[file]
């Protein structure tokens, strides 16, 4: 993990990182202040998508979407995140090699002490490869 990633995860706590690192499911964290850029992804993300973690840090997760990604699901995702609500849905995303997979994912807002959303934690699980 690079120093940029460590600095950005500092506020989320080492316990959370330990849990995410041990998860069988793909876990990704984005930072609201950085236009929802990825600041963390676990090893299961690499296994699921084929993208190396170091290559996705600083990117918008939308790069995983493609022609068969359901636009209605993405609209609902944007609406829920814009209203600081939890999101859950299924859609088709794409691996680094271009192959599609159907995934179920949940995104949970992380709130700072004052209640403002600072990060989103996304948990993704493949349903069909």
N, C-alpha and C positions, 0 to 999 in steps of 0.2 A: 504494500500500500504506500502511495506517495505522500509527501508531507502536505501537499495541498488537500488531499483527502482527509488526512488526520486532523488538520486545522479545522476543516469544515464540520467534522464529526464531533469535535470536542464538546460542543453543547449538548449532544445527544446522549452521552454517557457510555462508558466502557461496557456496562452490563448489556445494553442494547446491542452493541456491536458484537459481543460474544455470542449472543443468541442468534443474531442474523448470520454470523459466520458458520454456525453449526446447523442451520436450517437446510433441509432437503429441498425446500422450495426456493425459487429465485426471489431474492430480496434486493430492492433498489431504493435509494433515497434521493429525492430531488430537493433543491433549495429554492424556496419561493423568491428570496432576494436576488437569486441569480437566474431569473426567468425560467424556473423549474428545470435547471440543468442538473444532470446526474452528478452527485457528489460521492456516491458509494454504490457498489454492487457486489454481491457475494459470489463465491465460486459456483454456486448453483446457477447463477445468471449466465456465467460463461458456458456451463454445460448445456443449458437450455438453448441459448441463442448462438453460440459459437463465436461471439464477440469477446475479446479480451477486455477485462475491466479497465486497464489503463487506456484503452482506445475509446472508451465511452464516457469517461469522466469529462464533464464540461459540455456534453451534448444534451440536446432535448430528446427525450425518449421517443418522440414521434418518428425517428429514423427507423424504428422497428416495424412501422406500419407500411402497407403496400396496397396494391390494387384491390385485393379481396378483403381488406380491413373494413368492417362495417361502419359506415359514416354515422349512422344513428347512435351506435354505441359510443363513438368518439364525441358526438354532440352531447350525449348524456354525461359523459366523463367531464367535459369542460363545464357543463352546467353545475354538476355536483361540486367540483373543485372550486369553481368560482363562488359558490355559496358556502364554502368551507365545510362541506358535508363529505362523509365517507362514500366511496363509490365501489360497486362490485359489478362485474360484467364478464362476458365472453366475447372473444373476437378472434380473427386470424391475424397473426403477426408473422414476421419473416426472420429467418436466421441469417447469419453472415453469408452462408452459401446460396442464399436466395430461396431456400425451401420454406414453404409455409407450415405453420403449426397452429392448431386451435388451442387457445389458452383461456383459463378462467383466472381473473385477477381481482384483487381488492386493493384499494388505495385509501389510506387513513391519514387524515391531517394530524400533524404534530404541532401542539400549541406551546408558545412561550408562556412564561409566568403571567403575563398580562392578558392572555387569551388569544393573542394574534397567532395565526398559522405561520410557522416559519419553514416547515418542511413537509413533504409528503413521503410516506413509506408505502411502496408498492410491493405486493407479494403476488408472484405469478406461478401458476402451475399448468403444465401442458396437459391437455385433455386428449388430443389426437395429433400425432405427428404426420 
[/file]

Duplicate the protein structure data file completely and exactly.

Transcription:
């Protein structure tokens, strides 16, 4: 993990990182202040998508979407995140090699002490490869 990633995860706590690192499911964290850029992804993300973690840090997760990604699901995702609500849905995303997979994912807002959303934690699980 690079120093940029460590600095950005500092506020989320080492316990959370330990849990995410041990998860069988793909876990990704984005930072609201950085236009929802990825600041963390676990090893299961690499296994699921084929993208190396170091290559996705600083990117918008939308790069995983493609022609068969359901636009209605993405609209609902944007609406829920814009209203600081939890999101859950299924859609088709794409691996680094271009192959599609159907995934179920949940995104949970992380709130700072004052209640403002600072990060989103996304948990993704493949349903069909």
N, C-alpha and C positions, 0 to 999 in steps of 0.2 A: 504494500500500500504506500502511495506517495505522500509527501508531507502536505501537499495541498488537500488531499483527502482527509488526512488526520486532523488538520486545522479545522476543516469544515464540520467534522464529526464531533469535535470536542464538546460542543453543547449538548449532544445527544446522549452521552454517557457510555462508558466502557461496557456496562452490563448489556445494553442494547446491542452493541456491536458484537459481543460474544455470542449472543443468541442468534443474531442474523448470520454470523459466520458458520454456525453449526446447523442451520436450517437446510433441509432437503429441498425446500422450495426456493425459487429465485426471489431474492430480496434486493430492492433498489431504493435509494433515497434521493429525492430531488430537493433543491433549495429554492424556496419561493423568491428570496432576494436576488437569486441569480437566474431569473426567468425560467424556473423549474428545470435547471440543468442538473444532470446526474452528478452527485457528489460521492456516491458509494454504490457498489454492487457486489454481491457475494459470489463465491465460486459456483454456486448453483446457477447463477445468471449466465456465467460463461458456458456451463454445460448445456443449458437450455438453448441459448441463442448462438453460440459459437463465436461471439464477440469477446475479446479480451477486455477485462475491466479497465486497464489503463487506456484503452482506445475509446472508451465511452464516457469517461469522466469529462464533464464540461459540455456534453451534448444534451440536446432535448430528446427525450425518449421517443418522440414521434418518428425517428429514423427507423424504428422497428416495424412501422406500419407500411402497407403496400396496397396494391390494387384491390385485393379481396378483403381488406380491413373494413368492417362495417361502419359506415359514416354515422349512422344513428347512435351506435354505441359510443363513438368518439364525441358526438354532440352531447350525449348524456354525461359523459366523463367531464367535459369542460363545464357543463352546467353545475354538476355536483361540486367540483373543485372550486369553481368560482363562488359558490355559496358556502364554502368551507365545510362541506358535508363529505362523509365517507362514500366511496363509490365501489360497486362490485359489478362485474360484467364478464362476458365472453366475447372473444373476437378472434380473427386470424391475424397473426403477426408473422414476421419473416426472420429467418436466421441469417447469419453472415453469408452462408452459401446460396442464399436466395430461396431456400425451401420454406414453404409455409407450415405453420403449426397452429392448431386451435388451442387457445389458452383461456383459463378462467383466472381473473385477477381481482384483487381488492386493493384499494388505495385509501389510506387513513391519514387524515391531517394530524400533524404534530404541532401542539400549541406551546408558545412561550408562556412564561409566568403571567403575563398580562392578558392572555387569551388569544393573542394574534397567532395565526398559522405561520410557522416559519419553514416547515418542511413537509413533504409528503413521503410516506413509506408505502411502496408498492410491493405486493407479494403476488408472484405469478406461478401458476402451475399448468403444465401442458396437459391437455385433455386428449388430443389426437395429433400425432405427428404426420 